The college basketball world sat on the edge of its seat waiting for Andrew Wiggins to announce his destination.
By BLAIR KERKHOFF
The Kansas City Star
When word came that Kansas was the choice of the 6-foot-7 forward from Huntington Prep in West Virginia who is considered the nation’s top prospect, Jayhawks coach Bill Self had scored the biggest recruiting victory of his decade-long KU tenure.
Wiggins also ranks among some of the biggest gets in KU history.
Recruiting has changed dramatically over the years, becoming its own industry with camps, scouts, analysts and media devoted to the process.
That wasn’t always the case, but Kansas has scored several recruiting coups throughout its history. Here are the biggest, in chronological order:
Clyde Lovellette (recruited by Phog Allen)
Lovellette, growing up in Terre Haute, Ind., blossomed into a 6-9 star as a high school senior, but there was no need for any school to recruit him. He was Indiana-bound. “Everything I did was geared toward going to Indiana,” Lovellette said in a 1995 interview.
But Allen came to the Lovellette house and persuaded the star to visit Kansas. Lovellette loved it, and he liked what Allen was selling —come to Kansas and be part of an NCAA championship team and Olympic team as a senior. Allen’s line to the press was that Lovellette had selected Kansas to cure his asthma because of the “rarefied atmosphere” of the Midwest.
Allen’s promise was kept. In 1952, Kansas won its first NCAA title and, by reaching the Olympic playoff final, made up half of the U.S. team that won the gold medal in Helsinki.
Wilt Chamberlain (recruited by Phog Allen)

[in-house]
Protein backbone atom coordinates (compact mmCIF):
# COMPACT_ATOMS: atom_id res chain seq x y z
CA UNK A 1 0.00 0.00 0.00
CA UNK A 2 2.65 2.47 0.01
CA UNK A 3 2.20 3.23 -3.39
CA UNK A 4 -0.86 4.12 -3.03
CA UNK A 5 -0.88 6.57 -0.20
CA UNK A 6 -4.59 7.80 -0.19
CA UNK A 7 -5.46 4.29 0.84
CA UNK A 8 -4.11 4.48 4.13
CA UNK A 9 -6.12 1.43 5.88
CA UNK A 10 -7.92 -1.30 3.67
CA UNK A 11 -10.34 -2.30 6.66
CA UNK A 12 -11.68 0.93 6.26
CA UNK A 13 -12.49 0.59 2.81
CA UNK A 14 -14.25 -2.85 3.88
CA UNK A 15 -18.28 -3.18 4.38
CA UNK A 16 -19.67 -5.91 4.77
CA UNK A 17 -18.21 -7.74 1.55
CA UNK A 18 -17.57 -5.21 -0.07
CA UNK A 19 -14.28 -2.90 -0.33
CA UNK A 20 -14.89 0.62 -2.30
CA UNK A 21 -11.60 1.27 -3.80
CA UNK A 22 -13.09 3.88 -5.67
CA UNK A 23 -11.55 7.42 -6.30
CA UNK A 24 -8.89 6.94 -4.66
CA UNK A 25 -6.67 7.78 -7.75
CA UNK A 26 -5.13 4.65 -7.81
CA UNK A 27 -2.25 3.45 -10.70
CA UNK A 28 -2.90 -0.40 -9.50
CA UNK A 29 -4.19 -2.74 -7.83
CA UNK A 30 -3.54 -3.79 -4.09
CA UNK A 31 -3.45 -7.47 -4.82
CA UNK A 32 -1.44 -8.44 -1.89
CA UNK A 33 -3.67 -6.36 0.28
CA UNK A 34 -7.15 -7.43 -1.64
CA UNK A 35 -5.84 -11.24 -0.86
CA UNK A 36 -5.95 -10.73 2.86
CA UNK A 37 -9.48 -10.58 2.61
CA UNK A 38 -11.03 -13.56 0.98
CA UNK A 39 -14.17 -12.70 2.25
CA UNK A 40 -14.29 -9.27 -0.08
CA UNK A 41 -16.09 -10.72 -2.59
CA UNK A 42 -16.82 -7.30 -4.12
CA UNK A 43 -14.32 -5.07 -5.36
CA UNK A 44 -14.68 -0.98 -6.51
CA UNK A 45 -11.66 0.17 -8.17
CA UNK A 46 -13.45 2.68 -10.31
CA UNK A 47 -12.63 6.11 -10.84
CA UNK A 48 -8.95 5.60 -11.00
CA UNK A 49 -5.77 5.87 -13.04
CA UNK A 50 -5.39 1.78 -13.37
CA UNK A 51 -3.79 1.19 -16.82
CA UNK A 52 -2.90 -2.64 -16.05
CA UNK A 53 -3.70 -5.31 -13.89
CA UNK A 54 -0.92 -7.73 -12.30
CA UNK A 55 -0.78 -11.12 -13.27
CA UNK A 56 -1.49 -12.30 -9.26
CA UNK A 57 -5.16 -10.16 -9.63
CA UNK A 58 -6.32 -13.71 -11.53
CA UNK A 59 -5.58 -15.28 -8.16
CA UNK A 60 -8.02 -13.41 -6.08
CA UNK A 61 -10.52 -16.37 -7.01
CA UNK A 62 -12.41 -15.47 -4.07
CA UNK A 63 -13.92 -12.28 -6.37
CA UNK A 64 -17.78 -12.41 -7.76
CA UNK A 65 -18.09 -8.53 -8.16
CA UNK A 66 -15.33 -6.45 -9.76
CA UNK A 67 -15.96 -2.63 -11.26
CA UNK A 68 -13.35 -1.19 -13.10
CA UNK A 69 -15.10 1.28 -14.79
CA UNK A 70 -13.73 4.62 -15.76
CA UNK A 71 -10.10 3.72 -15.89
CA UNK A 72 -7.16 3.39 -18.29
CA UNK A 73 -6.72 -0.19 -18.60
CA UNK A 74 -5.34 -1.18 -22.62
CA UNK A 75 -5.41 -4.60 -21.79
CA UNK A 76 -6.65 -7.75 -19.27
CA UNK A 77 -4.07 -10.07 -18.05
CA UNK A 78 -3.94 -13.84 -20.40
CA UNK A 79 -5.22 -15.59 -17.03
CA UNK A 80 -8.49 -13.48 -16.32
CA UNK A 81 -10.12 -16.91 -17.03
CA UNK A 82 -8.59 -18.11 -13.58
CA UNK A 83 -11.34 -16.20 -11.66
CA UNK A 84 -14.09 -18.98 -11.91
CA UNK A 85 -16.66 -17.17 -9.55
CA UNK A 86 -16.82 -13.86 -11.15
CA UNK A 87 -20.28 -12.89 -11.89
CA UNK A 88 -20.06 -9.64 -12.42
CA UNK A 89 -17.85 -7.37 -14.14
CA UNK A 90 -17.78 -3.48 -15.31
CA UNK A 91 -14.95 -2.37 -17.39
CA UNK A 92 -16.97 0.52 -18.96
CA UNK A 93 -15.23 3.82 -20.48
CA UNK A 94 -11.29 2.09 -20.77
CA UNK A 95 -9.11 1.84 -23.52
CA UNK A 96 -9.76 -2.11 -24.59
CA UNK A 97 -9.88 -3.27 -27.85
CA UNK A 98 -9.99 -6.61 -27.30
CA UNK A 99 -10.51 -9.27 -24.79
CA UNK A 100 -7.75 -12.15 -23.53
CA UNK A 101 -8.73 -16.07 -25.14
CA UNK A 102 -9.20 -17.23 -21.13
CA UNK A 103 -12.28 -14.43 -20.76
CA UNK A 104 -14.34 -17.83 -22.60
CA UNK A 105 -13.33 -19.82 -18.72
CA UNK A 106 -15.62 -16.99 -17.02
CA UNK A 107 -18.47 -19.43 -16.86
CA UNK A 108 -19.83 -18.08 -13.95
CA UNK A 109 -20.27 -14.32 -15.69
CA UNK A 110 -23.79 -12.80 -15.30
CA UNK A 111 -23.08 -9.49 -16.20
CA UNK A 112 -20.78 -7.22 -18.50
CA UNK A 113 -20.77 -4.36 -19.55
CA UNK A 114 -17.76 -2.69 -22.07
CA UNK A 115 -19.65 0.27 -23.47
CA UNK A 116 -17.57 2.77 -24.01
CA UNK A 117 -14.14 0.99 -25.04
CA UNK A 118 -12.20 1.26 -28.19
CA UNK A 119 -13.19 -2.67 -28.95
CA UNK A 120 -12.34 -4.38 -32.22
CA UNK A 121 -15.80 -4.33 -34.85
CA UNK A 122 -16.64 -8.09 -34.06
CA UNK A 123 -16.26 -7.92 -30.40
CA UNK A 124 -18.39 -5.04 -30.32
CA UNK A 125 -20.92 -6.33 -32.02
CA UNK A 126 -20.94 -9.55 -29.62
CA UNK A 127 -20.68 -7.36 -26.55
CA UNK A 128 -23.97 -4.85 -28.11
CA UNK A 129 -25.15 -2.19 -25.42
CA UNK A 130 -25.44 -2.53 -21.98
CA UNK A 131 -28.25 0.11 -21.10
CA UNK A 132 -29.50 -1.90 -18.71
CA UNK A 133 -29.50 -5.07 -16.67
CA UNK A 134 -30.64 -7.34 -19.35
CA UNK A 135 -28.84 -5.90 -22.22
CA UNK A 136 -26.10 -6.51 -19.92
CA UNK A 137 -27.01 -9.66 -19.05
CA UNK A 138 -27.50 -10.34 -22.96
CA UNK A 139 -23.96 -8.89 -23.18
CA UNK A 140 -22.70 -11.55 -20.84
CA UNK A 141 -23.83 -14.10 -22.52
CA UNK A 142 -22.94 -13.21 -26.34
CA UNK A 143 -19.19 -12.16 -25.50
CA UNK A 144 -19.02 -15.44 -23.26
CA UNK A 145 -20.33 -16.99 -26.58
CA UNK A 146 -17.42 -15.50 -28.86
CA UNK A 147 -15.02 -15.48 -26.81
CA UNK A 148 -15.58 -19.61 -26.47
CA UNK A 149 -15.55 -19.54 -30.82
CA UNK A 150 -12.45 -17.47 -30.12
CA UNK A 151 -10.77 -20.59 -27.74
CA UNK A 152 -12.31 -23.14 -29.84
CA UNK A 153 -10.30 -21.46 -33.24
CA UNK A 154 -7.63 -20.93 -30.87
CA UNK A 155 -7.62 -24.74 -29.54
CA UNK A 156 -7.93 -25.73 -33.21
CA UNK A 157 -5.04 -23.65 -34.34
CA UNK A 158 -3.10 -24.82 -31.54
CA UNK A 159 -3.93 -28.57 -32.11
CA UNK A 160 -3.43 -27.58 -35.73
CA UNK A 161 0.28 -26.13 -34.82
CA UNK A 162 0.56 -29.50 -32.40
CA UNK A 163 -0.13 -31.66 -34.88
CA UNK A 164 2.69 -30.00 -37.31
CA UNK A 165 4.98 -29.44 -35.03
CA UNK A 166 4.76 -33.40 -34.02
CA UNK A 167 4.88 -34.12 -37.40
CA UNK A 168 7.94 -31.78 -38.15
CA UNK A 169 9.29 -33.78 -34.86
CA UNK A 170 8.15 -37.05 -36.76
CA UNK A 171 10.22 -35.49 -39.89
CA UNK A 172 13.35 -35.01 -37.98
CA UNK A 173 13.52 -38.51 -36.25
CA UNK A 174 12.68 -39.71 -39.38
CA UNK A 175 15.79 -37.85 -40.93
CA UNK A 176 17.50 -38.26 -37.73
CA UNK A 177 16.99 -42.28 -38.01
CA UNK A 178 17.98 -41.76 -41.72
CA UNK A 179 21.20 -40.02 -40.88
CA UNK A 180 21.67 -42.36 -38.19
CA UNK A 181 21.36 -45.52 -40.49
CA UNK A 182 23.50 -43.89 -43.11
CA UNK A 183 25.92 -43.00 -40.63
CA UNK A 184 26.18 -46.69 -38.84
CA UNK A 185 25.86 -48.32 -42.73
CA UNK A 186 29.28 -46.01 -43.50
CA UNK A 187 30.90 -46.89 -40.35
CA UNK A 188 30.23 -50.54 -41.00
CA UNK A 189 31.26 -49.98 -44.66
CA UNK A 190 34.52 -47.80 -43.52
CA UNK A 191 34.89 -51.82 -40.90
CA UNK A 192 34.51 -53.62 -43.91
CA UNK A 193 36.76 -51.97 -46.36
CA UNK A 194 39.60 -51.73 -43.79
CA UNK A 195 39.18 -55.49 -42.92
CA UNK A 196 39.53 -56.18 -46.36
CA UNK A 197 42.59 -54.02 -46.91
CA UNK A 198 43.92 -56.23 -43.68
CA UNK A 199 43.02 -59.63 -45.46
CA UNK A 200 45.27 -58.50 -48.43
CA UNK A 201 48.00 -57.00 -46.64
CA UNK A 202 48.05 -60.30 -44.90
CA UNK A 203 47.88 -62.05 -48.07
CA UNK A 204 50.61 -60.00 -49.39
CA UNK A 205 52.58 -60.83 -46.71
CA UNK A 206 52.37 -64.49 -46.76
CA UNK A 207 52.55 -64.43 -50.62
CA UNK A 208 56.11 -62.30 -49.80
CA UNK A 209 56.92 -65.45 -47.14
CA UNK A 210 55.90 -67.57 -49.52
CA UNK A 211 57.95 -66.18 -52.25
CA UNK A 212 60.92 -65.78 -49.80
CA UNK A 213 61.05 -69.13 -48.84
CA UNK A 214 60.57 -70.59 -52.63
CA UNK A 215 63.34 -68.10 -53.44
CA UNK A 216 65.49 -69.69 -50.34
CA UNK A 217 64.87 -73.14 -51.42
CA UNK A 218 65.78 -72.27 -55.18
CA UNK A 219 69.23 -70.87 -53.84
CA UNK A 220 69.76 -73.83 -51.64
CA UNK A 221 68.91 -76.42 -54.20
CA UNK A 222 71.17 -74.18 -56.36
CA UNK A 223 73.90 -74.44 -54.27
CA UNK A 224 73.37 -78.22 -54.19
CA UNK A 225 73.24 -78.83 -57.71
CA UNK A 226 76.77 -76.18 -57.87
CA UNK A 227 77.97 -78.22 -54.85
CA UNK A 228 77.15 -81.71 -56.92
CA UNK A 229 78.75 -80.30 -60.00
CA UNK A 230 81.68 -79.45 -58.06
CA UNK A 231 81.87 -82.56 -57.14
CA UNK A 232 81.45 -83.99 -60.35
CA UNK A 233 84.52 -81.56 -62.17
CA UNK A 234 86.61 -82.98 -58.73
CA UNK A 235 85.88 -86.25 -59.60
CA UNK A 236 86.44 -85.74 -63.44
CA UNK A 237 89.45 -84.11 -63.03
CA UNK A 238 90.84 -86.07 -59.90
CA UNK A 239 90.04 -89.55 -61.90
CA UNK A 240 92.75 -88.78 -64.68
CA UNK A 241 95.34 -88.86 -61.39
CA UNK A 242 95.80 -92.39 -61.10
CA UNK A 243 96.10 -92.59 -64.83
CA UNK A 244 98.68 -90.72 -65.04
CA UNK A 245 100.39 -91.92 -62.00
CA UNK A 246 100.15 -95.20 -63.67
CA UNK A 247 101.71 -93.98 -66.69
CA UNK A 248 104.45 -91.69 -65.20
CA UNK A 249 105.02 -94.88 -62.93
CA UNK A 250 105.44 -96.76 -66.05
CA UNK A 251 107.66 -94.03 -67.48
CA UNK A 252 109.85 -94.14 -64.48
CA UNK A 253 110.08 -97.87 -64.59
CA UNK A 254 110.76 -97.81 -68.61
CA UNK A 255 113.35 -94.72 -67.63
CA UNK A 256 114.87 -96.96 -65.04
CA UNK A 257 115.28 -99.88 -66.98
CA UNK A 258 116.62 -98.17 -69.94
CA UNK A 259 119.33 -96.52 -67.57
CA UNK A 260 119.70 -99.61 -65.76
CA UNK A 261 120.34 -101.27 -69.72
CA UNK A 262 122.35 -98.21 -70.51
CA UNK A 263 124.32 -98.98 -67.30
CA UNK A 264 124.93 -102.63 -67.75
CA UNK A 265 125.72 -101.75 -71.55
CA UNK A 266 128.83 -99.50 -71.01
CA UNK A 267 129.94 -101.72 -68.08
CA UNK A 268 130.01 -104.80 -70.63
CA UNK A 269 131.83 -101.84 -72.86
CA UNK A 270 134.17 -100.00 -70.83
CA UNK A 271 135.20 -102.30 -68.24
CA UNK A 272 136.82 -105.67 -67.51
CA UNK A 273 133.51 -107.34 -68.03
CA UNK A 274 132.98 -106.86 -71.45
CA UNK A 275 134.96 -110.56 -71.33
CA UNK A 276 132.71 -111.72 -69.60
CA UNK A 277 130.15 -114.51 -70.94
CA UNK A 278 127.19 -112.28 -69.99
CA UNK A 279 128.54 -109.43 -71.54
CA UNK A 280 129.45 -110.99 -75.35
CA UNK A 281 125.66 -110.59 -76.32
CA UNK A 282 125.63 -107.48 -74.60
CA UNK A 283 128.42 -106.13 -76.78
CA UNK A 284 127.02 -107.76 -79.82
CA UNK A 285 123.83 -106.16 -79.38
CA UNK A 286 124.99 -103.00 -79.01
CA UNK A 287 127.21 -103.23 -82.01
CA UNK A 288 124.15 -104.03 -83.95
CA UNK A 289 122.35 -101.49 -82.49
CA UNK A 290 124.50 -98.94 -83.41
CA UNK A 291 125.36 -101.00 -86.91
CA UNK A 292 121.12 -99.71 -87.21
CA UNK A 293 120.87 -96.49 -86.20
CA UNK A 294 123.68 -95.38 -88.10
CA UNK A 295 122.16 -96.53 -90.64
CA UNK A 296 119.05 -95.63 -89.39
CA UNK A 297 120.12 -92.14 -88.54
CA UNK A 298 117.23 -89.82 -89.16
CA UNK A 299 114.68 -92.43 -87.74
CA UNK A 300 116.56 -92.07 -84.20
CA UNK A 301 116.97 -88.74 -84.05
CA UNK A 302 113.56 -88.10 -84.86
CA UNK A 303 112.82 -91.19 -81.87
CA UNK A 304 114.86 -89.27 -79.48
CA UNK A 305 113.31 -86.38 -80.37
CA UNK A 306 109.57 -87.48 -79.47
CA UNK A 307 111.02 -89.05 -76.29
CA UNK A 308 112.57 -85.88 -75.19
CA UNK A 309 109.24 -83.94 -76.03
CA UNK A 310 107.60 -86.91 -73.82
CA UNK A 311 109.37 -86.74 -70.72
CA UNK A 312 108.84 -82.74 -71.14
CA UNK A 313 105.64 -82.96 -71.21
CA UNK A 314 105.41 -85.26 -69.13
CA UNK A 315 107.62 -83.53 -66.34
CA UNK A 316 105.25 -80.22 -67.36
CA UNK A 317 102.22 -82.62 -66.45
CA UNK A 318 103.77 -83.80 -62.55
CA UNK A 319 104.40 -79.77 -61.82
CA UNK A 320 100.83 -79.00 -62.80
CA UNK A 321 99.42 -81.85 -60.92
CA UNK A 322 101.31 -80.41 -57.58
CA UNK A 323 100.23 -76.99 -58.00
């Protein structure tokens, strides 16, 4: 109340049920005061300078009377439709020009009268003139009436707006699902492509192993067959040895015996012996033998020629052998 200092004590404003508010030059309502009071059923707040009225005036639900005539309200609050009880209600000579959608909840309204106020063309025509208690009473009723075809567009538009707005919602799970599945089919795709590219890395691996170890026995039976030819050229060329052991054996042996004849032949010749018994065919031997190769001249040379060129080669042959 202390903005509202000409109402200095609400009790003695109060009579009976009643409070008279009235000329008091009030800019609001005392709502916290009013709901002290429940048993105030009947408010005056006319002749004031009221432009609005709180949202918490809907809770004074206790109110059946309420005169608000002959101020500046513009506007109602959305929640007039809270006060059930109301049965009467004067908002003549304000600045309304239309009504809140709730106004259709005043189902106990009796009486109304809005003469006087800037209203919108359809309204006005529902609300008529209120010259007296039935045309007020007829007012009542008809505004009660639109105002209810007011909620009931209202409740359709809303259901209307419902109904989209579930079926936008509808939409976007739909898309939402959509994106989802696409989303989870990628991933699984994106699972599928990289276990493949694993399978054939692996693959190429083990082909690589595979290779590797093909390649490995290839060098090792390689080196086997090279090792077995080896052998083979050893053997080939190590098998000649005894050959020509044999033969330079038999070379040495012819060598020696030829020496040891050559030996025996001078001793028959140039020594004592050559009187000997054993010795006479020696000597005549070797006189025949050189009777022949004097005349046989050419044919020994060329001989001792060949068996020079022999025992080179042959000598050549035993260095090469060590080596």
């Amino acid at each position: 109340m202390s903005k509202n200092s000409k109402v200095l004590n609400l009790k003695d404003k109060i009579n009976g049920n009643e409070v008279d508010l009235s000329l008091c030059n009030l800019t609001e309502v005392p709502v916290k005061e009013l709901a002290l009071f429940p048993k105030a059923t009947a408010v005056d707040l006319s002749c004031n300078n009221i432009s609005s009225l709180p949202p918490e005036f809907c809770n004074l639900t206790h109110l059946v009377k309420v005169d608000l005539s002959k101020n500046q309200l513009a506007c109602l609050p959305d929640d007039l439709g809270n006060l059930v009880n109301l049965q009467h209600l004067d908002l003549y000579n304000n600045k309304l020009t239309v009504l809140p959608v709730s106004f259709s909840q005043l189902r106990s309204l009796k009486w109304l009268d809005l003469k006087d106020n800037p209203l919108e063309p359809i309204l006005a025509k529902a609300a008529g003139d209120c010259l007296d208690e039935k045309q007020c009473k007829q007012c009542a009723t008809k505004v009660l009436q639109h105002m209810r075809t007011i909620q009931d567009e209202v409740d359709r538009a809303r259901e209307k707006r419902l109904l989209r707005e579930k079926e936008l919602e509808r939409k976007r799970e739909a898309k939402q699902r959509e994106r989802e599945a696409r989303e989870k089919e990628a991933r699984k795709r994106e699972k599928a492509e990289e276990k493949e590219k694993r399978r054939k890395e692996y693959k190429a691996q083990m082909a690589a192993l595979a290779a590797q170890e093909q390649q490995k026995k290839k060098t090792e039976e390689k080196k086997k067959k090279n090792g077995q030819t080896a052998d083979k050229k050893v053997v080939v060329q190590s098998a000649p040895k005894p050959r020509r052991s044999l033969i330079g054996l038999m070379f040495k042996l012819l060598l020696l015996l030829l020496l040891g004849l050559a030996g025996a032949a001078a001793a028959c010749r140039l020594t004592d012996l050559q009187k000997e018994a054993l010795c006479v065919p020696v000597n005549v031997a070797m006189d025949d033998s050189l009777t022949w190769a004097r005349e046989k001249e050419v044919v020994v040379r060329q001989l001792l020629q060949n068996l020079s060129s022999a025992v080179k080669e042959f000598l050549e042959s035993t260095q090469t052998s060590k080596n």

Recruiting Chamberlain became a regional event with Kansas City’s African-American community, including some the city’s jazz musicians, getting involved during a time of great social change. More than 200 schools recruited Chamberlain, a 7-footer from Philadelphia, but he was interested in leaving the East.
The offered rolled in, and Kansas eventually was punished by the NCAA — but not for Chamberlain’s recruitment. The Jayhawks were dinged for boosters making car payments and were banned from the NCAA Tournament for two years.
In 1985, Chamberlain was quoted as saying he got paid while attending Kansas, but the amount “would make it look like I was not worth very much” compared to the major cheating scandals of the day.
Kansas reached the NCAA title game in 1957, Chamberlain’s sophomore season and first year on the varsity. He left after his junior season, without a championship.
Danny Manning (recruited by Larry Brown)
Ed Manning, Danny’s father, was a former pro basketball player but was driving a truck to make ends meet when his son was a star at Page High in Greensboro, N.C. It just so happened that Kansas coach Larry Brown, who had coached Ed Manning during a stint with the ABA’s Carolina Cougars, had an opening on his staff upon being hired in Lawrence in 1983.
Manning accepted and moved the family to Lawrence, where Danny starred at Lawrence High when he signed with the Jayhawks.
In the annals of college basketball, coaches have hired dads and former coaches of standout players. None perhaps worked out as well as this one, when Manning led Kansas to the 1988 national championship.